Family dissatisfaction is mounting over the amount they are able to set aside each year. In 2004, fully 68% of all Chinese in the Gallup sample were dissatisfied with their ability to save — a meaningful deterioration from the 61% reading in 1997.

On the surface, this may seem like a very puzzling result. China's national saving rate is close to 50% and its household sector saves about 30% out of current income.

On this basis, China has by far the highest saving propensity of any major economy in the world. Yet, the Gallup Poll shows consumers are overwhelmingly dissatisfied with their saving positions.

The explanation for this apparent contradiction gets right to the heart of one of China's most vexing problems: The transition from a state-owned to a market-supported economy has led to a wholesale dismantling of the cradle-to-grave socialist support system that offered wages, shelter, medical care, education and even food allowances for most workers.

With headcount reductions in state-owned enterprises exceeding 60 million workers since 1997 alone, job and income insecurity has become deeply embedded in the Chinese psyche as reforms continue apace.

The fear of being next in the layoff queue, in conjunction with the lack of a safety net, has provided a powerful incentive for what economists call "precautionary" saving.

Until China makes meaningful progress in establishing a safety net and in uncovering new sources of job creation, I suspect dissatisfaction over saving will remain unusually high. That alone makes it very difficult for China to shift to a consumer-led growth model.

The good news is that China's senior leadership is fully aware of the challenge — and is now in the process of removing many of the impediments to consumer-led growth.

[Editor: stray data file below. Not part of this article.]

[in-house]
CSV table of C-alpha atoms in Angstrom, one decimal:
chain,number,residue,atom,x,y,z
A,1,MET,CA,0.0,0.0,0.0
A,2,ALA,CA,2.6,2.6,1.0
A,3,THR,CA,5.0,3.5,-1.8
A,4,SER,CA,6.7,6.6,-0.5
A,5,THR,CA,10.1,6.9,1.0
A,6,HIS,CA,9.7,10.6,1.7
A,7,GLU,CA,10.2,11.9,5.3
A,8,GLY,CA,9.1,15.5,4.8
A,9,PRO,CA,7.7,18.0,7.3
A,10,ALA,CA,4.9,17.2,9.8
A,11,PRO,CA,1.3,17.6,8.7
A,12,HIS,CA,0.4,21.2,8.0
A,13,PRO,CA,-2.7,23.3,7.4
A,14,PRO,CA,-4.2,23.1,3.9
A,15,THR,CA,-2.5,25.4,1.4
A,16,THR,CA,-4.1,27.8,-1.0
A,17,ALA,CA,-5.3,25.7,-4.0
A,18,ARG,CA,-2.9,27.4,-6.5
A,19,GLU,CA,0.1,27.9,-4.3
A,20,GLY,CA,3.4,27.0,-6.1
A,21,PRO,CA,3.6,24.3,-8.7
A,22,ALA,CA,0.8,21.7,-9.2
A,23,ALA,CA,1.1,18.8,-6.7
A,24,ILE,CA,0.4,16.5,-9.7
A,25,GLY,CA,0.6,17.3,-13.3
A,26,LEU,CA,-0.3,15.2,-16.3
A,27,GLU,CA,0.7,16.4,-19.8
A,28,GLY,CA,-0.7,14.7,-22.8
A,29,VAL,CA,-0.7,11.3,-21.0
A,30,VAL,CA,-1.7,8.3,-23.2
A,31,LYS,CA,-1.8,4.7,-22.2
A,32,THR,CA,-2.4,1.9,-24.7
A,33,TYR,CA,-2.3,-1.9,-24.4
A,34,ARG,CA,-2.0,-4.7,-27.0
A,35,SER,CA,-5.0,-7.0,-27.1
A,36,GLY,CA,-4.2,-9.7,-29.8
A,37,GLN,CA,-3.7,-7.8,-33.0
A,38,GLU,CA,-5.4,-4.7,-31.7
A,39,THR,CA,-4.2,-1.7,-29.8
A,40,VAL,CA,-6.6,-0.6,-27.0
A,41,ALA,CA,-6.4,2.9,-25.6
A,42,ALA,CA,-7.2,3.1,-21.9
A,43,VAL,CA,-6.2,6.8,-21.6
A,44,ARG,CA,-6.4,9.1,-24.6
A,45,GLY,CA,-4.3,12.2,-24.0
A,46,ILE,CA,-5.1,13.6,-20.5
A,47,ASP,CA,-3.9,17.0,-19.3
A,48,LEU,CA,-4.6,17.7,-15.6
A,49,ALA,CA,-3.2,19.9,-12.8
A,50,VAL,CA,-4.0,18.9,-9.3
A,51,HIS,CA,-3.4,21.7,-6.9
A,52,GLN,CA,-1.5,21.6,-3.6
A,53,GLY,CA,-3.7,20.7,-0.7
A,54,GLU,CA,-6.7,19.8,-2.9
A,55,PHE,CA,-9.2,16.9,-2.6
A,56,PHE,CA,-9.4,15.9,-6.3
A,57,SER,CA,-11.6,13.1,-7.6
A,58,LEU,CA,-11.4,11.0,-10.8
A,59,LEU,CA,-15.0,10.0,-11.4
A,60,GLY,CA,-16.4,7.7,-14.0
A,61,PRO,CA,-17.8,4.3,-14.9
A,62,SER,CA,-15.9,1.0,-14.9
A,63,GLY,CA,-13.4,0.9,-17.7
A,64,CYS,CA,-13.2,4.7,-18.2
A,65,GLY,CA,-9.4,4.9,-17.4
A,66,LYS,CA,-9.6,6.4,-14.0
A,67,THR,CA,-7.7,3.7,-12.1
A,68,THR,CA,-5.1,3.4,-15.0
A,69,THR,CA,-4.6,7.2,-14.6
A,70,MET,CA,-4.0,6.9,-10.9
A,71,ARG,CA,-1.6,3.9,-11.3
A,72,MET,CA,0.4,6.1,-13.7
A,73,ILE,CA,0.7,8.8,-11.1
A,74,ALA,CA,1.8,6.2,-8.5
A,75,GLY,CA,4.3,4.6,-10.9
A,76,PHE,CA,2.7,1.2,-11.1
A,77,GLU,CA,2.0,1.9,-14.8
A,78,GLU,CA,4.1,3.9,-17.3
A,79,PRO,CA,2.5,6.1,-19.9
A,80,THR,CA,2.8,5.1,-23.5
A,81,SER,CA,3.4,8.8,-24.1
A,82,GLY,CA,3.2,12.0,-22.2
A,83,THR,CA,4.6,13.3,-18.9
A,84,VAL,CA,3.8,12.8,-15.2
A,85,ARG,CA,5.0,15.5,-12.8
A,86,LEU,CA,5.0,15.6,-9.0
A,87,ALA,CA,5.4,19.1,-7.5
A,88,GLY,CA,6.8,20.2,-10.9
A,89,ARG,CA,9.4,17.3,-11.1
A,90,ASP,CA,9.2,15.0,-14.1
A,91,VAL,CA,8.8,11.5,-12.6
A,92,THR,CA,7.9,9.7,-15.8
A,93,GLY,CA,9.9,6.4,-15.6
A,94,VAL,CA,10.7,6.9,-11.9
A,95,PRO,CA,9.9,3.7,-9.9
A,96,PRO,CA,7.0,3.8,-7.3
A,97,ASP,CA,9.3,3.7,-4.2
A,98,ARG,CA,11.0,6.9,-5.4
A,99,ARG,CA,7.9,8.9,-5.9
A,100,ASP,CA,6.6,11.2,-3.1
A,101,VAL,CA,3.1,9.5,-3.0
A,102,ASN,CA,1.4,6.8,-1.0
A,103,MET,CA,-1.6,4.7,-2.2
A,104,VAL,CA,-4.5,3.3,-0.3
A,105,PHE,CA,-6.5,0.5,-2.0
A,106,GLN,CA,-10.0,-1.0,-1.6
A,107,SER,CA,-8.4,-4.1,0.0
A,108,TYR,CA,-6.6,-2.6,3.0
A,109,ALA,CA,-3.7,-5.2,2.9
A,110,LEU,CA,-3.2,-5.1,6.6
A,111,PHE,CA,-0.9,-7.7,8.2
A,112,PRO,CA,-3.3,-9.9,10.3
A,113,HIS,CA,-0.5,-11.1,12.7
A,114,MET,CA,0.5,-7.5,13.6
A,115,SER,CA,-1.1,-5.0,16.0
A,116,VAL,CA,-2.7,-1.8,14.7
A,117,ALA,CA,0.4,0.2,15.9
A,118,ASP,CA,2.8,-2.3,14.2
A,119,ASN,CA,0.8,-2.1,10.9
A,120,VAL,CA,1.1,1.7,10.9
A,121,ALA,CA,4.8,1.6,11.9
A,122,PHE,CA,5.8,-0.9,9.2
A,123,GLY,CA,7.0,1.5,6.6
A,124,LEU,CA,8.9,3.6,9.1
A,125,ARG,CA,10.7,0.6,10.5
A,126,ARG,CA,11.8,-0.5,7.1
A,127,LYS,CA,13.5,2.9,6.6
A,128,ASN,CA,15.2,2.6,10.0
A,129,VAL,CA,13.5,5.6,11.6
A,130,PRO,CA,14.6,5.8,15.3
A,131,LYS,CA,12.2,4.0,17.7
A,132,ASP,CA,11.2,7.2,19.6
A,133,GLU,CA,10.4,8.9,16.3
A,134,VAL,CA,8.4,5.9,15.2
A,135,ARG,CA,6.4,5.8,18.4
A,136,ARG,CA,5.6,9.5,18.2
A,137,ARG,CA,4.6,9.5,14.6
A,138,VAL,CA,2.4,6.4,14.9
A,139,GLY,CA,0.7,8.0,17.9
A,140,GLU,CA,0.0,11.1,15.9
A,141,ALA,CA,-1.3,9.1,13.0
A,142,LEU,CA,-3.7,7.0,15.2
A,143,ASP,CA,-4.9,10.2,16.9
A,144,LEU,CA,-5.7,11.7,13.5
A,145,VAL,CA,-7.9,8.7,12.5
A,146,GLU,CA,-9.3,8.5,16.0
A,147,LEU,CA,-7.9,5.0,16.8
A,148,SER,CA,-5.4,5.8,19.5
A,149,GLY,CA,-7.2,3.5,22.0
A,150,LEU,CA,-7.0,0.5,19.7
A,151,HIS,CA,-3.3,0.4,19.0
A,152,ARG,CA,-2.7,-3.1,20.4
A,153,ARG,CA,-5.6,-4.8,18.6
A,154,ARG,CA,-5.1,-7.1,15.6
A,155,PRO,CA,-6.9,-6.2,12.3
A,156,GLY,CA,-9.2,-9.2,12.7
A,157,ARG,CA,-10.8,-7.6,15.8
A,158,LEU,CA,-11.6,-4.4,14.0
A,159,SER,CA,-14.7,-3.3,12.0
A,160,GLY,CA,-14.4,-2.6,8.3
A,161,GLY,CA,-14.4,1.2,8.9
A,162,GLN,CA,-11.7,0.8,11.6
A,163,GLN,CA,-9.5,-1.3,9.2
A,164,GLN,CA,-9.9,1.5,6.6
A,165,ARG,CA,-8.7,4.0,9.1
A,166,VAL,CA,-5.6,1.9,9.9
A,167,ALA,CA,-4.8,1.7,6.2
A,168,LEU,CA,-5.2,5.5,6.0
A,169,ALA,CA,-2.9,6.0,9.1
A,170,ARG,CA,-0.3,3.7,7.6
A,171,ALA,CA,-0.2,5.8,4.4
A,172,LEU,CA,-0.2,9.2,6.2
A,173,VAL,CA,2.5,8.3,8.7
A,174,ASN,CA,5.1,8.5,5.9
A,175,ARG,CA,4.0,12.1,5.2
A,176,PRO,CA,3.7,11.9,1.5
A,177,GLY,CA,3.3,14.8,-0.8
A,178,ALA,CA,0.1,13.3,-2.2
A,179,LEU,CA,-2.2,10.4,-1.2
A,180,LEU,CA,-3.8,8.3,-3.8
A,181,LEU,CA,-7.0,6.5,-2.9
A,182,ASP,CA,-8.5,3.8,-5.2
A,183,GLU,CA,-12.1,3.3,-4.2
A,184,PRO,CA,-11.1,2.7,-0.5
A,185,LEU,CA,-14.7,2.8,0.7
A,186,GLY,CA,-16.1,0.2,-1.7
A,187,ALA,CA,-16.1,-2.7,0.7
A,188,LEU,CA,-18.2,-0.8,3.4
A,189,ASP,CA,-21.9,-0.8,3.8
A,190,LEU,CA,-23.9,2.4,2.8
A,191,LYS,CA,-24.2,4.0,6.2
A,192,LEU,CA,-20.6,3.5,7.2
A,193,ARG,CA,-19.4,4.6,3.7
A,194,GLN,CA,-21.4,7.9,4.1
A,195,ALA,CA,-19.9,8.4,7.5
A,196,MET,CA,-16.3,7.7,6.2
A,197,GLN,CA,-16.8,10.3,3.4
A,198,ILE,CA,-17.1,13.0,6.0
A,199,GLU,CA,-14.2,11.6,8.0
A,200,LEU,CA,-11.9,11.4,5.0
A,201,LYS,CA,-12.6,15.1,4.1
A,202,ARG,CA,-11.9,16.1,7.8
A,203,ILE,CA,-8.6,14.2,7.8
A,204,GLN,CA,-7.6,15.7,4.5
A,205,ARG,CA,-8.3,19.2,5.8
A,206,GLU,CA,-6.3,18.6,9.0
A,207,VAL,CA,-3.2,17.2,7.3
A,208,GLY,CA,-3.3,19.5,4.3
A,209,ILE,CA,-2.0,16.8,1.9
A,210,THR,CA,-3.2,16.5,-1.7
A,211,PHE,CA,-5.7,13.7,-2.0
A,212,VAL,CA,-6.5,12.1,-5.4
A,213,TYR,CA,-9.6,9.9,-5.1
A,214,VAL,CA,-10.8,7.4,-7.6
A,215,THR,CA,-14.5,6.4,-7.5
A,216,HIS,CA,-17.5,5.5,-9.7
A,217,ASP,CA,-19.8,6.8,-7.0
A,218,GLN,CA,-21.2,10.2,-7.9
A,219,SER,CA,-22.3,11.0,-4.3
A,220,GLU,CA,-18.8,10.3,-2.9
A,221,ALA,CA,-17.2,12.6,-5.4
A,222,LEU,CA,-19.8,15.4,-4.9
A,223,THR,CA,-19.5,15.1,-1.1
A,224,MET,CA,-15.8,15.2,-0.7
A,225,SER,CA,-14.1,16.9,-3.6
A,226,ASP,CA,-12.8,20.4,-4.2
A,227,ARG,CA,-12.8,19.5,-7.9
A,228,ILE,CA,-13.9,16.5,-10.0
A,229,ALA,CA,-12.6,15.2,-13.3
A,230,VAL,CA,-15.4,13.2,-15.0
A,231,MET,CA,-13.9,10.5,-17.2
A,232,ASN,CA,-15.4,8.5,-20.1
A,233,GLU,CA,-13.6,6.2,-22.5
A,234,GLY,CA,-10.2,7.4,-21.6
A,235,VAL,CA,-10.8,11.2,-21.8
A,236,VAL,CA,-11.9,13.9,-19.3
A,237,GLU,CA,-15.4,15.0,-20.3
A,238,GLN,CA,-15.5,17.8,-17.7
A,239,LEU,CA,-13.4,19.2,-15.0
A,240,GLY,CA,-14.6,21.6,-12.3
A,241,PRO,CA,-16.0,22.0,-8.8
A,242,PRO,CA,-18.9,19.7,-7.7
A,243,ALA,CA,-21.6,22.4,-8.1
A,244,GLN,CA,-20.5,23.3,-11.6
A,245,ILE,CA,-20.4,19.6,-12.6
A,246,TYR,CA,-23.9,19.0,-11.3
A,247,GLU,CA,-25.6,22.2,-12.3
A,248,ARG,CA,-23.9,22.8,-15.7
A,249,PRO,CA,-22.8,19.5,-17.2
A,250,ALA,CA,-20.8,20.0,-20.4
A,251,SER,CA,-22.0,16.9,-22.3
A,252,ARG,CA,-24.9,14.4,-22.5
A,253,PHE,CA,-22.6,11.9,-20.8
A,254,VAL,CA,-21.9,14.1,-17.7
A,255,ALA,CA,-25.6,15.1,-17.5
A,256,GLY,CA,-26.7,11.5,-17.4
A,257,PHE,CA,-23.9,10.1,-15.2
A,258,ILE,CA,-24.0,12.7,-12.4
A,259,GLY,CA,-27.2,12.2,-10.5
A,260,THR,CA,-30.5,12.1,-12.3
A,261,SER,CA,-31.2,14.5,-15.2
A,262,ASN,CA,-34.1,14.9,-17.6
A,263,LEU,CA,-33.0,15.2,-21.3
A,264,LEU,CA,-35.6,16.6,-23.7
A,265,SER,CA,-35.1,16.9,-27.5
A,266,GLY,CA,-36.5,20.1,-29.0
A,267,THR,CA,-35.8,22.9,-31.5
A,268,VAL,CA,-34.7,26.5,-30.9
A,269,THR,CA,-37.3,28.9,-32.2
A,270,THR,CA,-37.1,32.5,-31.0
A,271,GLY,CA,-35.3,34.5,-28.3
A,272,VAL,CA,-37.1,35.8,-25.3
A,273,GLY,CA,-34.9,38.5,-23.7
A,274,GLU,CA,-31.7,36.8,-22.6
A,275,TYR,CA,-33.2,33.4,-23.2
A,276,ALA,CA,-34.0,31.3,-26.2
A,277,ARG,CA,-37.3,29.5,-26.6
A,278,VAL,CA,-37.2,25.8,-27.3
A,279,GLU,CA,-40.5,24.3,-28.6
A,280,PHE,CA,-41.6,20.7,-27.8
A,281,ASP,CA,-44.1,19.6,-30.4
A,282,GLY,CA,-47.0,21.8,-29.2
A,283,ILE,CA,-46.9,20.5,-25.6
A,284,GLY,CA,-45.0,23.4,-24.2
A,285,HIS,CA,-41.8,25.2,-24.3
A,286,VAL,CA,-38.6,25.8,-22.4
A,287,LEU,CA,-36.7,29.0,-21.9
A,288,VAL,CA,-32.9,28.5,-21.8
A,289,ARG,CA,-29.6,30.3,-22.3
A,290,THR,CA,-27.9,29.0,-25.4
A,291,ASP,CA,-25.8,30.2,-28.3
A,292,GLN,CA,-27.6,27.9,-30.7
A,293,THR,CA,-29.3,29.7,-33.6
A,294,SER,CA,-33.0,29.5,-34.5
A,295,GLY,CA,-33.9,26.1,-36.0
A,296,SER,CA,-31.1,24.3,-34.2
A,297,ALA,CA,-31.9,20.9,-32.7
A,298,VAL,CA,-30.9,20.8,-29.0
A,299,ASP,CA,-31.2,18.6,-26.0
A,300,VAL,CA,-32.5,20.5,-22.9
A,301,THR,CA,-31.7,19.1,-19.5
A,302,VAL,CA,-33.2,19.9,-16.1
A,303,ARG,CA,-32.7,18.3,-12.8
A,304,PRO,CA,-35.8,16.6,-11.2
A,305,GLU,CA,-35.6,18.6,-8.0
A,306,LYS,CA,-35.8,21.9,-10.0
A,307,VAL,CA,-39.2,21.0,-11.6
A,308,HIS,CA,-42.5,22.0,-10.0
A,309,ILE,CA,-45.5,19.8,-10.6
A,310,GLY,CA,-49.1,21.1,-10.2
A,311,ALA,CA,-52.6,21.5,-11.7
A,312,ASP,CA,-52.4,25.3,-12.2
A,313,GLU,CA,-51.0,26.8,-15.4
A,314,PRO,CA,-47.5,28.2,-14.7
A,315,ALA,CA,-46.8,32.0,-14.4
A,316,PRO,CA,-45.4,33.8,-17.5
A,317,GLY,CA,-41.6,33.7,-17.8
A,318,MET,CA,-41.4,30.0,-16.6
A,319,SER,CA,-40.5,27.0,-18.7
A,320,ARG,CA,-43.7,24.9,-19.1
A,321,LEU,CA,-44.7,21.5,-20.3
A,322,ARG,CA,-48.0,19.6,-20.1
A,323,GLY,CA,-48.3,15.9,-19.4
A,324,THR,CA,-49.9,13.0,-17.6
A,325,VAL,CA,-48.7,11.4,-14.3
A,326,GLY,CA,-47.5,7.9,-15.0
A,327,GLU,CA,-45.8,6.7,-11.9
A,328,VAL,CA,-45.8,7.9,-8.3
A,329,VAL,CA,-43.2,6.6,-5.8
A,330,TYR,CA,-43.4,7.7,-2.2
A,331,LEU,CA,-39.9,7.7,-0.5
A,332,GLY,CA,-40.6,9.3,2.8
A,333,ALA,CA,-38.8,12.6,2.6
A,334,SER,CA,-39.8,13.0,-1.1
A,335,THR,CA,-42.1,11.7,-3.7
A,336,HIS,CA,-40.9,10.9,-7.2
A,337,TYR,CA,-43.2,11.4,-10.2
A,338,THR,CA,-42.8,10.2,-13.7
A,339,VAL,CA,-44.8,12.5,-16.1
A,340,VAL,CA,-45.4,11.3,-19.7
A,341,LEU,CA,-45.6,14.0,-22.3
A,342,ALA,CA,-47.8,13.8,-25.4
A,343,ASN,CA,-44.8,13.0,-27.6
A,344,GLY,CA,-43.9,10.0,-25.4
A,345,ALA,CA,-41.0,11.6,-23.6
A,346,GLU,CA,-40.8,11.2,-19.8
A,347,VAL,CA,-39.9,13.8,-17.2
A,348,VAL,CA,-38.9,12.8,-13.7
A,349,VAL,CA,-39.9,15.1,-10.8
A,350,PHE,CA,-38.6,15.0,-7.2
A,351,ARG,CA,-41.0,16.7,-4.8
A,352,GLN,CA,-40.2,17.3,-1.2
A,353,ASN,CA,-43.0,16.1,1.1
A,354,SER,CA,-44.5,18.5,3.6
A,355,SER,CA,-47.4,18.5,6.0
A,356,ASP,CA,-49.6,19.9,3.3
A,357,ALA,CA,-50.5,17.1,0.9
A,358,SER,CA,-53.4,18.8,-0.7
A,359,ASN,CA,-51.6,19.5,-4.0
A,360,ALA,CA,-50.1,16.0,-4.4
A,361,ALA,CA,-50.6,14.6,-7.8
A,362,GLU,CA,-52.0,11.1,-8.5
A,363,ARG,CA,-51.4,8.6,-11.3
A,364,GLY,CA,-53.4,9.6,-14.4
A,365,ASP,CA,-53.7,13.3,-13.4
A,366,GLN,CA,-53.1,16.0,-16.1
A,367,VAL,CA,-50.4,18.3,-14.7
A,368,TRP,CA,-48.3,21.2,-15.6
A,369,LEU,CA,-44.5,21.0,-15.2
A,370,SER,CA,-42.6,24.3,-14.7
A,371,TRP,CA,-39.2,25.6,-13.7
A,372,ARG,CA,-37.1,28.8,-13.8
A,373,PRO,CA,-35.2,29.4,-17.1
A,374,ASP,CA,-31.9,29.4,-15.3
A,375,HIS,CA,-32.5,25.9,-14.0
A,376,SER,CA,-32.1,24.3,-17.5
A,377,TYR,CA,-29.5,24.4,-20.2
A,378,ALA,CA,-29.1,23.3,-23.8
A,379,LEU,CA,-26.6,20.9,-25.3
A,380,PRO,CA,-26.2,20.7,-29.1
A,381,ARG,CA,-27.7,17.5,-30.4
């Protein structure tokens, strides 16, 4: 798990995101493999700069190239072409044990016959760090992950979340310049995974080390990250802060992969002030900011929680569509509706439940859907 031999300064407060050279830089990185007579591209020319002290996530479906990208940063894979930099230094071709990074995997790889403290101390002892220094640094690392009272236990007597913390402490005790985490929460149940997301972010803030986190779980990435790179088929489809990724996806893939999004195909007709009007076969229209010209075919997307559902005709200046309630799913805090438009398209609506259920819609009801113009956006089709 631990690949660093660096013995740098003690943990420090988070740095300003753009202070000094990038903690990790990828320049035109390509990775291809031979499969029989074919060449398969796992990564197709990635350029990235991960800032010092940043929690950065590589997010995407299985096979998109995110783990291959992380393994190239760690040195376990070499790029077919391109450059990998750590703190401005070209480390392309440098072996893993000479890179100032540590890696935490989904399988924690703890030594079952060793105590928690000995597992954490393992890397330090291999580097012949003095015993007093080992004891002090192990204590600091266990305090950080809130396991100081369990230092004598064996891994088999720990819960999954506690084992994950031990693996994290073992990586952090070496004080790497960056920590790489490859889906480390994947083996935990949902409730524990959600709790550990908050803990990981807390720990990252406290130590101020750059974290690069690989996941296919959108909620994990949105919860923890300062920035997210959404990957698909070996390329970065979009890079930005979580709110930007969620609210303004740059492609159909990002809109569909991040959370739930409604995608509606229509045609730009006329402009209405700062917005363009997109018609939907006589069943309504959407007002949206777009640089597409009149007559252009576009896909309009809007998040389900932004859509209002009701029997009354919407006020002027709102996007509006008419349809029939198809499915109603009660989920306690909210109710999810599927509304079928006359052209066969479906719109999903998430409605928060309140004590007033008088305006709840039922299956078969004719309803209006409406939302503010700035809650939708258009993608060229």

The just-enacted 11th Five-Year Plan places major emphasis on the expansion of China's social security system as the pillar to a new social safety net. It also provides special income support to rural areas, long the weakest link in the Chinese consumption chain.

And the new plan directs support to the nation's relatively undeveloped services sector, recognizing that the intrinsic labor-intensity of services offers great potential for a new and powerful source of job creation.

Only by reducing the excesses of precautionary saving can China's consumer culture truly flourish. Once that occurs, there is nothing but upside. Chinese consumption currently makes up just 50% of its GDP, well below the 65% norm of most major economies.

Putting it another way, 20% of the world's population accounts for only about 3% of total global consumption. The potential for the Chinese consumer could well be one of the greatest opportunities for the global economy in the 21st century.

But that begs the biggest question of all: Can China pull it off? The big risk in all this is time — that the emergence of the Chinese consumer unfolds very, very slowly. The reason: Generational inertia could make this a long uphill climb.

Today's Chinese adults have been subjected to the life-changing shock of state-owned enterprise reform. The State that once provided the ultimate security of the "iron rice bowl" is no longer the backstop of income and lifestyle support.

It is quite possible that workers who have lived through this wrenching transition may never have the confidence to reduce precautionary saving.

It's very similar to the mindset of a generation of Americans who never again bought stock after having lived through the Great Depression.

Instead, it may take a new generation of Chinese consumers — lacking the memories of reforms — to lead the way. I am very optimistic on the prospects for the coming rebalancing of the Chinese economy and the opportunities that offers for China's consumption dynamic.

But I am mindful of the possibility that it may take a good deal longer than I suspect or than China would like.